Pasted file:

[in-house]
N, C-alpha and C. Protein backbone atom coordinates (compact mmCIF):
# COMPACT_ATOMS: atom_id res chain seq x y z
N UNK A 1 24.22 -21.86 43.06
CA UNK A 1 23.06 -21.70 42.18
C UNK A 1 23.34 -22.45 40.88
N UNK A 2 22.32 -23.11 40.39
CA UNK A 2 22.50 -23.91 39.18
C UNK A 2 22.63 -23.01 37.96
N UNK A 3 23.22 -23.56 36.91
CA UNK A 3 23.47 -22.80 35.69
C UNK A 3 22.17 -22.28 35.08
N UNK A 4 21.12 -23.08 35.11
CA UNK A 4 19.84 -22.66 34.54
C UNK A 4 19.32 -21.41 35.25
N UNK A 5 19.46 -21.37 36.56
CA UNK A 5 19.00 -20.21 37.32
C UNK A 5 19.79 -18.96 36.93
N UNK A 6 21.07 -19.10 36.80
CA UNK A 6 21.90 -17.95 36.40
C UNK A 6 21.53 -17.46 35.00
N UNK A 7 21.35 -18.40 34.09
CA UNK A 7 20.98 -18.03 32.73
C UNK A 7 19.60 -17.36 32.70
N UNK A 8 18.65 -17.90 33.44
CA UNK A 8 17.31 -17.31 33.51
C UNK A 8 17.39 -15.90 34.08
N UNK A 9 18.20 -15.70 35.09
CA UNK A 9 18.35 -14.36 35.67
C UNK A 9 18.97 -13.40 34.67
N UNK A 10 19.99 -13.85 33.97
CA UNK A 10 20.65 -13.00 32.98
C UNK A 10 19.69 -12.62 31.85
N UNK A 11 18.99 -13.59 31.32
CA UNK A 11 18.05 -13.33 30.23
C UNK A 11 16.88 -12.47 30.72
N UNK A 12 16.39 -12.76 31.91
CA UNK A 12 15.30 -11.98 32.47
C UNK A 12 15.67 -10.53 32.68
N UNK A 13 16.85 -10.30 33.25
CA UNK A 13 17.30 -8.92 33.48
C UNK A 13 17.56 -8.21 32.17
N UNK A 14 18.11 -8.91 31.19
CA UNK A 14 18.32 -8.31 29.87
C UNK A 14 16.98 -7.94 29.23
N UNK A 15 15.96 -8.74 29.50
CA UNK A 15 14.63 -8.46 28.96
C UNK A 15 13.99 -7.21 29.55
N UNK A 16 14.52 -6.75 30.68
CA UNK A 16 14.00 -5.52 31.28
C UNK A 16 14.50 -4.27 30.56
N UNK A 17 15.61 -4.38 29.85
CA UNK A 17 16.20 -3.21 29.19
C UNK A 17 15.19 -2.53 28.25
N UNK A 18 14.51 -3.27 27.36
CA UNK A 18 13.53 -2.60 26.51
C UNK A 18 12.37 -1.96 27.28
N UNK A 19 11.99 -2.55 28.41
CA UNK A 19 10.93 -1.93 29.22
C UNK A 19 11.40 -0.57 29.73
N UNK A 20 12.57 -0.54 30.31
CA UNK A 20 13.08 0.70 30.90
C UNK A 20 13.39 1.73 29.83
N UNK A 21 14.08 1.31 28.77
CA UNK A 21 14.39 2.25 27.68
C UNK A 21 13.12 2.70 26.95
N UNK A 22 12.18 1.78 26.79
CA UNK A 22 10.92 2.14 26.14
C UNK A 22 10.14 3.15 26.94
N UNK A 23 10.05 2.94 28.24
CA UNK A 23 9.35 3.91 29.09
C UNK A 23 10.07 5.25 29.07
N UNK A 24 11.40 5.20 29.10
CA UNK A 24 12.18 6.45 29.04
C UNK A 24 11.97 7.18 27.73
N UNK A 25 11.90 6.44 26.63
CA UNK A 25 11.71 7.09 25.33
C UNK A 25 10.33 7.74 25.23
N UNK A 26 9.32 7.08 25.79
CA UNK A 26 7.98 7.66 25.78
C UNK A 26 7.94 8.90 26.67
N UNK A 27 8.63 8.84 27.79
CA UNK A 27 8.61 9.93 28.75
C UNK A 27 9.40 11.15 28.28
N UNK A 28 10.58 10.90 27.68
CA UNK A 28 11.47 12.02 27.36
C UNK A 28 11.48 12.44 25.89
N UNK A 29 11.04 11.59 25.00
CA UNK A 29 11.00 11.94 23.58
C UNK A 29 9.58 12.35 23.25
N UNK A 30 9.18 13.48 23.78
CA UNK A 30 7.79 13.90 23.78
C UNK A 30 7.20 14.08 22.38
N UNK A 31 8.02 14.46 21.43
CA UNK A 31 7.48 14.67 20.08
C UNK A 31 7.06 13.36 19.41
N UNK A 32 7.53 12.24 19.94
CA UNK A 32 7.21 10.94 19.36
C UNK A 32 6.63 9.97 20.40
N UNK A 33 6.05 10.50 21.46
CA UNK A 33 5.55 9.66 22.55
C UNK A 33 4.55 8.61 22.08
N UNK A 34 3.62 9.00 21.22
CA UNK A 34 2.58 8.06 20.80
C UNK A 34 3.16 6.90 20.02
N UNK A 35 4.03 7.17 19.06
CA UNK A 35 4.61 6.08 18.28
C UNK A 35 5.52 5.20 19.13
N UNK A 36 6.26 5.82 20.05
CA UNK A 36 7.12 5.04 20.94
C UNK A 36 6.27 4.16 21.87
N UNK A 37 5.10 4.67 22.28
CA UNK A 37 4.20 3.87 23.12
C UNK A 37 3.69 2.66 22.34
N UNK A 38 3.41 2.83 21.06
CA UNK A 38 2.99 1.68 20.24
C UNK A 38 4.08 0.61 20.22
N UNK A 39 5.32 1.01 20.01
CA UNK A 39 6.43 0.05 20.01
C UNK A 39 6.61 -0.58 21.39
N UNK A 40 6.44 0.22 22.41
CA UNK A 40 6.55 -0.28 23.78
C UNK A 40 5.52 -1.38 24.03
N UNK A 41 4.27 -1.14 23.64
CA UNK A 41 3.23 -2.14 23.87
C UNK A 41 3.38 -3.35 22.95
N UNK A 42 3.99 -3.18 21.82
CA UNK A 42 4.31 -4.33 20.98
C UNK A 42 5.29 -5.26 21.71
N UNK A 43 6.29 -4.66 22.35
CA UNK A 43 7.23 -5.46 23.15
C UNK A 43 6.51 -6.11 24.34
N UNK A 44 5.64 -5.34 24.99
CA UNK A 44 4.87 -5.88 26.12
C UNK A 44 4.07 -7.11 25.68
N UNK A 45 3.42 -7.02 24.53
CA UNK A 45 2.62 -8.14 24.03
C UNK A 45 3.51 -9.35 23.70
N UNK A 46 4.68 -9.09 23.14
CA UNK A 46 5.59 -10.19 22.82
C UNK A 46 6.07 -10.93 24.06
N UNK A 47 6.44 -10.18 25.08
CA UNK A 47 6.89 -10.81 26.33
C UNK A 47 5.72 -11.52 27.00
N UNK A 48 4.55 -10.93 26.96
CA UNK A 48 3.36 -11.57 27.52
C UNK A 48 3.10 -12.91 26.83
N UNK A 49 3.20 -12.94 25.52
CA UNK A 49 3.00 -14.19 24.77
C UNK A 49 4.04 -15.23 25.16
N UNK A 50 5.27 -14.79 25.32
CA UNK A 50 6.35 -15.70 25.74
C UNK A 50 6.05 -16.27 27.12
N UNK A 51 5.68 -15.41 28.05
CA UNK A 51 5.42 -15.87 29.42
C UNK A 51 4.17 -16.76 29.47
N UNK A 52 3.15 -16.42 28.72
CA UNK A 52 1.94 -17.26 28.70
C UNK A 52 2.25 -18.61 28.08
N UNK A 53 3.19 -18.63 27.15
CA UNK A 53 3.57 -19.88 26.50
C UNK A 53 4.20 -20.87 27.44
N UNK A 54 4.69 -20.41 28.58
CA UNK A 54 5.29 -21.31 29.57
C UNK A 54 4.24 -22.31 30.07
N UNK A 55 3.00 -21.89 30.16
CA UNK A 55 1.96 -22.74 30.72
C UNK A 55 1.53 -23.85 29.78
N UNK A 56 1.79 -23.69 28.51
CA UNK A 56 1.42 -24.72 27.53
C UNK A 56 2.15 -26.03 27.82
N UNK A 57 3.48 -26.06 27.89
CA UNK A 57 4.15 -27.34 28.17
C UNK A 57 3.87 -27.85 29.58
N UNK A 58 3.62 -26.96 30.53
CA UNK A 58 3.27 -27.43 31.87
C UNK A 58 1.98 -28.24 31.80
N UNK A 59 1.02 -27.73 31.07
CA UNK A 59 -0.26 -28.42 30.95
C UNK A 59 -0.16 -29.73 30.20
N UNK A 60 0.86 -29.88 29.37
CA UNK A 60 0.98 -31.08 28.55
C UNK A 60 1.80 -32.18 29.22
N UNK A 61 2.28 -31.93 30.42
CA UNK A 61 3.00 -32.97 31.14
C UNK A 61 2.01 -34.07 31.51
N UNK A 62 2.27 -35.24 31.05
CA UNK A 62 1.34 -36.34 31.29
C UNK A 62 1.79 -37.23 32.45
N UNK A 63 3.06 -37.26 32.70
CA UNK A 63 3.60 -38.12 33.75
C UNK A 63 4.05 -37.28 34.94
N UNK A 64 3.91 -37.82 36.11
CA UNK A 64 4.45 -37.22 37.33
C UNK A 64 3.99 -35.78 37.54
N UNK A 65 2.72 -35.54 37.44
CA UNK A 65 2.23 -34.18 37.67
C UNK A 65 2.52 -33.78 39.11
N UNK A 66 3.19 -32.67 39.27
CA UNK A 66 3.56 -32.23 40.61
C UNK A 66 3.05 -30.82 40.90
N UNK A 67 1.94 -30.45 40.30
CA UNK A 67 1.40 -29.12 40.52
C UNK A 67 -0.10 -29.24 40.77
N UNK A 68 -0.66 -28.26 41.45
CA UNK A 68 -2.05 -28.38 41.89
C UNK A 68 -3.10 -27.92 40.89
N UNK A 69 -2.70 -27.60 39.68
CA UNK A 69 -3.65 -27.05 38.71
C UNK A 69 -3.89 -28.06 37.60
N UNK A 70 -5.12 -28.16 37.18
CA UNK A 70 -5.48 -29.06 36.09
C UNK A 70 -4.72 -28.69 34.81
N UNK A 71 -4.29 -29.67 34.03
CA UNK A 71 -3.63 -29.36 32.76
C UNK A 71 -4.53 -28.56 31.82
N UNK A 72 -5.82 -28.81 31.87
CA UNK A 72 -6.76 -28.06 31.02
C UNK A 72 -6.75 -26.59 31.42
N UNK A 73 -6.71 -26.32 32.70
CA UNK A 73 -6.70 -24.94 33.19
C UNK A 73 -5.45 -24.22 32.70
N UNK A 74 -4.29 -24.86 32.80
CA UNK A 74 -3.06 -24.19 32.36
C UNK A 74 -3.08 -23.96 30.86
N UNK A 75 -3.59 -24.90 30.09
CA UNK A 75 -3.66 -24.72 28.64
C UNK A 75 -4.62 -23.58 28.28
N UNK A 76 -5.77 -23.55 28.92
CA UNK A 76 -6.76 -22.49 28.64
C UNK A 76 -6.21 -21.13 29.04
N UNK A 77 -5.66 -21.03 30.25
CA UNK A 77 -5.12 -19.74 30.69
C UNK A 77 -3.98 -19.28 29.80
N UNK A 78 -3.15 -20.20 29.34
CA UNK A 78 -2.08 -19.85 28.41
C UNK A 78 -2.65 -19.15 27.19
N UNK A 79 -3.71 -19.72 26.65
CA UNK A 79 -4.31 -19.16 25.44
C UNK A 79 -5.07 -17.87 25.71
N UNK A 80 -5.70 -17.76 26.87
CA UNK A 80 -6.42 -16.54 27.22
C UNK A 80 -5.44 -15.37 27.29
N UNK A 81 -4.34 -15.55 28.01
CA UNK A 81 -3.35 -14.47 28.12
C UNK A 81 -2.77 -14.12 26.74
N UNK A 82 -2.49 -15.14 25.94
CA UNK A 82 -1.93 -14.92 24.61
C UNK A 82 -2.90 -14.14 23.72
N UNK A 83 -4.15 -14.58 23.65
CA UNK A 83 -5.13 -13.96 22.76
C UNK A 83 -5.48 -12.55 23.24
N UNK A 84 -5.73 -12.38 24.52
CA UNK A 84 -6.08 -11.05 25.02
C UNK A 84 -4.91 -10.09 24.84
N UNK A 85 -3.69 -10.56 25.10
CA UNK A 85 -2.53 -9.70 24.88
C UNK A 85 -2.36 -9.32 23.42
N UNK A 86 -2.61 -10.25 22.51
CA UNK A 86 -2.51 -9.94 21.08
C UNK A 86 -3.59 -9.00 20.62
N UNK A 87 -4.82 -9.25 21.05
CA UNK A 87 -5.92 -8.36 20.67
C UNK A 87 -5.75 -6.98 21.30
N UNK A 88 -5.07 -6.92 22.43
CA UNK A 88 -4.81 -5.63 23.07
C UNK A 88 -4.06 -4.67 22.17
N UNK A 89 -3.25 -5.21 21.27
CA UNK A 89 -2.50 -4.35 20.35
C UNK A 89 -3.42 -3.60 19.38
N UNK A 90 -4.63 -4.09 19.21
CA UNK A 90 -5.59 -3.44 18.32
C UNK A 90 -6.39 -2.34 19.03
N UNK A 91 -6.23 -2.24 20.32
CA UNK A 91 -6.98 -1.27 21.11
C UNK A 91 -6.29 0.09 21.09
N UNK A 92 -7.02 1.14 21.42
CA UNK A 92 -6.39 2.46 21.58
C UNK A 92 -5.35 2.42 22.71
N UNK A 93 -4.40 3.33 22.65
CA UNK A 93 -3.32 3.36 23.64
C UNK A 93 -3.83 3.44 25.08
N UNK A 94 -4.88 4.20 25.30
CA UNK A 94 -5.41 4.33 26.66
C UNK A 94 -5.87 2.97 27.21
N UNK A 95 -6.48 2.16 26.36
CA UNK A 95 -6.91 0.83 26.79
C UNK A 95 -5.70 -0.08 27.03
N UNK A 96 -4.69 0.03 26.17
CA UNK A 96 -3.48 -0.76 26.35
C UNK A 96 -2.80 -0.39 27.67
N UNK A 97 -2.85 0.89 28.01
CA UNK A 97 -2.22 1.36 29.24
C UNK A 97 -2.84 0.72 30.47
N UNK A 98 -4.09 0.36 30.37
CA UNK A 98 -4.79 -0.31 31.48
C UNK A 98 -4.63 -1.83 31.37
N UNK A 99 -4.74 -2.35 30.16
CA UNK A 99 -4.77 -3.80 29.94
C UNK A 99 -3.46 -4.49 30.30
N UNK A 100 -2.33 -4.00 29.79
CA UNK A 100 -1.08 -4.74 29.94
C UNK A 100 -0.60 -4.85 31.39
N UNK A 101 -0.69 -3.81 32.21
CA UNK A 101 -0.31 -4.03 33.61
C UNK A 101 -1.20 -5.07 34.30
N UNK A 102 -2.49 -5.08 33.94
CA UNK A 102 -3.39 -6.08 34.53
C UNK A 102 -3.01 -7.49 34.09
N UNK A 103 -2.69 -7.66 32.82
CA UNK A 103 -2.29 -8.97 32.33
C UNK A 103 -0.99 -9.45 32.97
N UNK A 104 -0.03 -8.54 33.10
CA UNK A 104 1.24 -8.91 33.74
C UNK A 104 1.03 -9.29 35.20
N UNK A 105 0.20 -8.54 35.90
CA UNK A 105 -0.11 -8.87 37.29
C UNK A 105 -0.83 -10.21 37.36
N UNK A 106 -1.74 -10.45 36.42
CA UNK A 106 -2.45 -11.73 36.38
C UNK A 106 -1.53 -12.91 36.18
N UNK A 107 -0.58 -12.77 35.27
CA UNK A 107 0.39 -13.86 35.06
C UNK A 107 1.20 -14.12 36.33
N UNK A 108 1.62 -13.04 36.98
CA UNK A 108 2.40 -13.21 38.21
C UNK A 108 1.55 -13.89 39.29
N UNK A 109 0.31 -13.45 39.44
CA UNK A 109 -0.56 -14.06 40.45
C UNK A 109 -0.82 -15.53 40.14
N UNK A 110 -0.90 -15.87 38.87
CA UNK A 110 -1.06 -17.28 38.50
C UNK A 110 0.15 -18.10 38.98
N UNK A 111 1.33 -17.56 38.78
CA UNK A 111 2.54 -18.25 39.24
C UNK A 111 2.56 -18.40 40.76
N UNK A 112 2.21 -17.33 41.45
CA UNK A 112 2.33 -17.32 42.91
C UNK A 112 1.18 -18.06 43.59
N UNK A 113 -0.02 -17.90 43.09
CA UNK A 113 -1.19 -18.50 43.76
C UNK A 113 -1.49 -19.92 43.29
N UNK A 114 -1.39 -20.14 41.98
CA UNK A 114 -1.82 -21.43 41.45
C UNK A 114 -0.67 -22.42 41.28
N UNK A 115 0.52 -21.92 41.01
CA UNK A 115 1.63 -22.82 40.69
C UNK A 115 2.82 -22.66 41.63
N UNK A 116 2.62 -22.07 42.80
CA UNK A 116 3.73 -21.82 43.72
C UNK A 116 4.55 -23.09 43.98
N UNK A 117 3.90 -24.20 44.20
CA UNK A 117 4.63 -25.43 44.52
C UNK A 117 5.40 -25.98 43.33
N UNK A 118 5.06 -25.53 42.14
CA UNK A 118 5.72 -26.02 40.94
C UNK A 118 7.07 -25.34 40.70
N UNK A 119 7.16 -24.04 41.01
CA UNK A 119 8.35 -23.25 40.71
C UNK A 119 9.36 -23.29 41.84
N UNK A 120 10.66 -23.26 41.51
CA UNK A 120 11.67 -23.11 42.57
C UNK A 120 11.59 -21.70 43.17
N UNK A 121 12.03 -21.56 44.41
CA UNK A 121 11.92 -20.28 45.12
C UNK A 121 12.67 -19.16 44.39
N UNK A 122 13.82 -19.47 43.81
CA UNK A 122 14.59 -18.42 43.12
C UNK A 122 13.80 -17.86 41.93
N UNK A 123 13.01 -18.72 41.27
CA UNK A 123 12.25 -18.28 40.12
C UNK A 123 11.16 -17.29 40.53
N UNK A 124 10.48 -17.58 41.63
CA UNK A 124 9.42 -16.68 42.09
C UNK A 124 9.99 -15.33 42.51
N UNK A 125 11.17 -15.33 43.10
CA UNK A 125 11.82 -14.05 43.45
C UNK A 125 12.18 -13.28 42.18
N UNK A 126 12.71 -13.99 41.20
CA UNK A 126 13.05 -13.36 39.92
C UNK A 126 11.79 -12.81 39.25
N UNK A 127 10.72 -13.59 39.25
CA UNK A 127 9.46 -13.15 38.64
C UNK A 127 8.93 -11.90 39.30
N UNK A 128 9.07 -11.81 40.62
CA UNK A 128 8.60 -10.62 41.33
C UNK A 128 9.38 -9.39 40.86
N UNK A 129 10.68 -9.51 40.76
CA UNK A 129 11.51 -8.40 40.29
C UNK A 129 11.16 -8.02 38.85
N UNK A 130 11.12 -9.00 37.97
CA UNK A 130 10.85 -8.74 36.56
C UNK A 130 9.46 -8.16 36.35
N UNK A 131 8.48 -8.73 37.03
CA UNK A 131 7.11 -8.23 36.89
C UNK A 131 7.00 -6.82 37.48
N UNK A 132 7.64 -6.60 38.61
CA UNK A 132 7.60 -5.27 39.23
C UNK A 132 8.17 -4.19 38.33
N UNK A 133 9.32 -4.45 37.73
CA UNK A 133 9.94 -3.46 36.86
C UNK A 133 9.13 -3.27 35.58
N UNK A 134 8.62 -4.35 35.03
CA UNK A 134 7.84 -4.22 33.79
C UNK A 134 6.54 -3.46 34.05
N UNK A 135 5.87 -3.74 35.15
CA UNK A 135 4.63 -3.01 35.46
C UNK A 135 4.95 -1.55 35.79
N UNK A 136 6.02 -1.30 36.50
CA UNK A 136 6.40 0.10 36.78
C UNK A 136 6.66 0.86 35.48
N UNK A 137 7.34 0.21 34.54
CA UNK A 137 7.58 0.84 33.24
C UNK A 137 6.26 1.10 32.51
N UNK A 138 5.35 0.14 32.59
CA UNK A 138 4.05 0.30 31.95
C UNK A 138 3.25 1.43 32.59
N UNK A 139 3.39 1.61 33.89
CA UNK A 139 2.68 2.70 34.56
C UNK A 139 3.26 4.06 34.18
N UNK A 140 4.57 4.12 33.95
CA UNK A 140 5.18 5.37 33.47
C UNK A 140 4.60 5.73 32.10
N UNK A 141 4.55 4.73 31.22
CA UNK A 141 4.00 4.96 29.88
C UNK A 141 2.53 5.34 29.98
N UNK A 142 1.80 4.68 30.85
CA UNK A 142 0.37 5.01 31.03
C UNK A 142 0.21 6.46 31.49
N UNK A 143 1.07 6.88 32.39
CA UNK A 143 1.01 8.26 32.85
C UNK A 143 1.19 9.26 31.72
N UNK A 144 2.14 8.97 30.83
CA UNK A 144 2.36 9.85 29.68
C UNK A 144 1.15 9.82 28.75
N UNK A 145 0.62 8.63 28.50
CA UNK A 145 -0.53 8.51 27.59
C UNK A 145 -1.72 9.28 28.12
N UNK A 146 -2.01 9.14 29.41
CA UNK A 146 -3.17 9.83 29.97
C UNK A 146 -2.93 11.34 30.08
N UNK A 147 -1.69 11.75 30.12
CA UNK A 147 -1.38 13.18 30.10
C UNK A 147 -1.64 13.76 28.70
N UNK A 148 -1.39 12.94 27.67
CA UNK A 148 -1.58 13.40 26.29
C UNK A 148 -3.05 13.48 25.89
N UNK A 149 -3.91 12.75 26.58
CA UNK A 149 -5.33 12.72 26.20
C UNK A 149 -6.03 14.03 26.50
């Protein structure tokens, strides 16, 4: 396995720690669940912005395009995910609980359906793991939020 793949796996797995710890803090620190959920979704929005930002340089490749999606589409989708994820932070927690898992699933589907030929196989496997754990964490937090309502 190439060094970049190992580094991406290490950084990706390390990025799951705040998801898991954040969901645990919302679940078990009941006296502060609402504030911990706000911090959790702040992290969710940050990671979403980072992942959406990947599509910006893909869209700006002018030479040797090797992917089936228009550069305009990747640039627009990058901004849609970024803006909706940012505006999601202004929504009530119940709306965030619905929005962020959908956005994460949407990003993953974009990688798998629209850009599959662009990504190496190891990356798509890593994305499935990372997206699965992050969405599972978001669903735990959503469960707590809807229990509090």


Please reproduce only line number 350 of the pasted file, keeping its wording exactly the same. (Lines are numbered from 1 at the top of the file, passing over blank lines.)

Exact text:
CA UNK A 116 3.73 -21.82 43.72